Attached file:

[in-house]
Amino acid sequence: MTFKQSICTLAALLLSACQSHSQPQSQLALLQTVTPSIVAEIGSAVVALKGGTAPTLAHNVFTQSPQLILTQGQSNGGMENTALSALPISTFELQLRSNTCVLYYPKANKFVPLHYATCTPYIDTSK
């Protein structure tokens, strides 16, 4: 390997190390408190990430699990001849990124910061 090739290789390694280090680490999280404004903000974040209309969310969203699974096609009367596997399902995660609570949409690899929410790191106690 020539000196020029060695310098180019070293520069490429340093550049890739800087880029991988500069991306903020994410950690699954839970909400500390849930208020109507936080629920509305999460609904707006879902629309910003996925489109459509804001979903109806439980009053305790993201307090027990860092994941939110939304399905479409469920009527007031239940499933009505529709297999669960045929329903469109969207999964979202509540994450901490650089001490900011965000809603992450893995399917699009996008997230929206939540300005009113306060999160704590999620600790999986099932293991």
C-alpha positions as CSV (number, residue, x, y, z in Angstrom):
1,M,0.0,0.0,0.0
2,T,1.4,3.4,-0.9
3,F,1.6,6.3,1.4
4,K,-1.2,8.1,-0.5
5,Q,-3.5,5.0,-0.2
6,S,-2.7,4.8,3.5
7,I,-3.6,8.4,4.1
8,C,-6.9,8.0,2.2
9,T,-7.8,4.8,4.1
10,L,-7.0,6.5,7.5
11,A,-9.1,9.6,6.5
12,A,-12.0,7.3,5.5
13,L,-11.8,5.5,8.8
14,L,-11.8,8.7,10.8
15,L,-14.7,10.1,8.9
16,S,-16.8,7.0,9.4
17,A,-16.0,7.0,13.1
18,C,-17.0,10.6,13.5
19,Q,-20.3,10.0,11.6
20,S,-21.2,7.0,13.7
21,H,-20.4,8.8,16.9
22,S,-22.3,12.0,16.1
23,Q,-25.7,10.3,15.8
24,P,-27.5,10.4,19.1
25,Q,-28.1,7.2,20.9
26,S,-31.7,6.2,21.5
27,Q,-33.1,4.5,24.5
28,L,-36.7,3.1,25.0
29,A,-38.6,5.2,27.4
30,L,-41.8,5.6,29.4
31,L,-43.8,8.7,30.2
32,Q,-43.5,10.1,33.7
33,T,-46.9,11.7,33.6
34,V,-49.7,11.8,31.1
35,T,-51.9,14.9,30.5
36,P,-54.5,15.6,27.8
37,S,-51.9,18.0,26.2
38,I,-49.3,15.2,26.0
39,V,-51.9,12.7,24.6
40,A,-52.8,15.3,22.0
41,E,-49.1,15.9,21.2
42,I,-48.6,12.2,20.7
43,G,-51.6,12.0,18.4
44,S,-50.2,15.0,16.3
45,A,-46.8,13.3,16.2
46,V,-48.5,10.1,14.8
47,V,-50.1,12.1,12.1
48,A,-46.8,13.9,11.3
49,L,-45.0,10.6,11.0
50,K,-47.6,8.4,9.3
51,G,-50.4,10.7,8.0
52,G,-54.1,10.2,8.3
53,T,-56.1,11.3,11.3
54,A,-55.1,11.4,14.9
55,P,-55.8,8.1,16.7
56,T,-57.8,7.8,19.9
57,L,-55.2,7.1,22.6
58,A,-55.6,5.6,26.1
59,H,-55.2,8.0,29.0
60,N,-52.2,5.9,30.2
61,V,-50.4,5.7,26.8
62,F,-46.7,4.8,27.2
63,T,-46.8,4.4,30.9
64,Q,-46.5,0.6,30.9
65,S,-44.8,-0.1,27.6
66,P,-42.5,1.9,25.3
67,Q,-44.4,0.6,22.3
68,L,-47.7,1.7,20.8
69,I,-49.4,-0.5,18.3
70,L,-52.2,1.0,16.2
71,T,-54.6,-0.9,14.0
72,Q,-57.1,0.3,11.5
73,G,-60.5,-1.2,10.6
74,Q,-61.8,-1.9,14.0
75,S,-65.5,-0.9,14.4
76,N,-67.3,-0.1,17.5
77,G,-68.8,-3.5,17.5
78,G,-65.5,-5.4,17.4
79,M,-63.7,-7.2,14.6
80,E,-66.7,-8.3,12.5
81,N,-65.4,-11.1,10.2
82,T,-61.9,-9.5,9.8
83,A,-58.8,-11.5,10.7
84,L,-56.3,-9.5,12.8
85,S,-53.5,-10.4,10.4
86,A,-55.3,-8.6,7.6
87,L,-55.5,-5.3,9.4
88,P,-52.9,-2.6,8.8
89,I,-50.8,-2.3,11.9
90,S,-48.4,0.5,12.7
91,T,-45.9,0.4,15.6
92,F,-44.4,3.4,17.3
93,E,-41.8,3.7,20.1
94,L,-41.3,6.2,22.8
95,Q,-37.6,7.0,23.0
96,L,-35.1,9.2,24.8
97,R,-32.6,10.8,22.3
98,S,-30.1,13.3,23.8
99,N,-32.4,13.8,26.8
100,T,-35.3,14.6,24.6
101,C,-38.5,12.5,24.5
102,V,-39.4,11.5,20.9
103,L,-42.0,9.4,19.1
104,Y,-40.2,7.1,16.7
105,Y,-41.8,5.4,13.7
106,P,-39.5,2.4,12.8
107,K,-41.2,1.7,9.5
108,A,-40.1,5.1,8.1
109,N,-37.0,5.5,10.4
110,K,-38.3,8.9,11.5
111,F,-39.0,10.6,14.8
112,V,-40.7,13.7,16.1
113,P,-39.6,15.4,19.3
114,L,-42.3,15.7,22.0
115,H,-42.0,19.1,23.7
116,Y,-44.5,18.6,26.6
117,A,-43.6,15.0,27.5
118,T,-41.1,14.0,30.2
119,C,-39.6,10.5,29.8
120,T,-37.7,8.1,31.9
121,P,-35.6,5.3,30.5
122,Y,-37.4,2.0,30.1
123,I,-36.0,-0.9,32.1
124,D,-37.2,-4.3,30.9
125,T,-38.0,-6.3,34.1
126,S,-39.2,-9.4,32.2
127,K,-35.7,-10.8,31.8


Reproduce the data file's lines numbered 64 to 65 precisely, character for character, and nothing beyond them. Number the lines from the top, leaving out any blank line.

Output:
60,N,-52.2,5.9,30.2
61,V,-50.4,5.7,26.8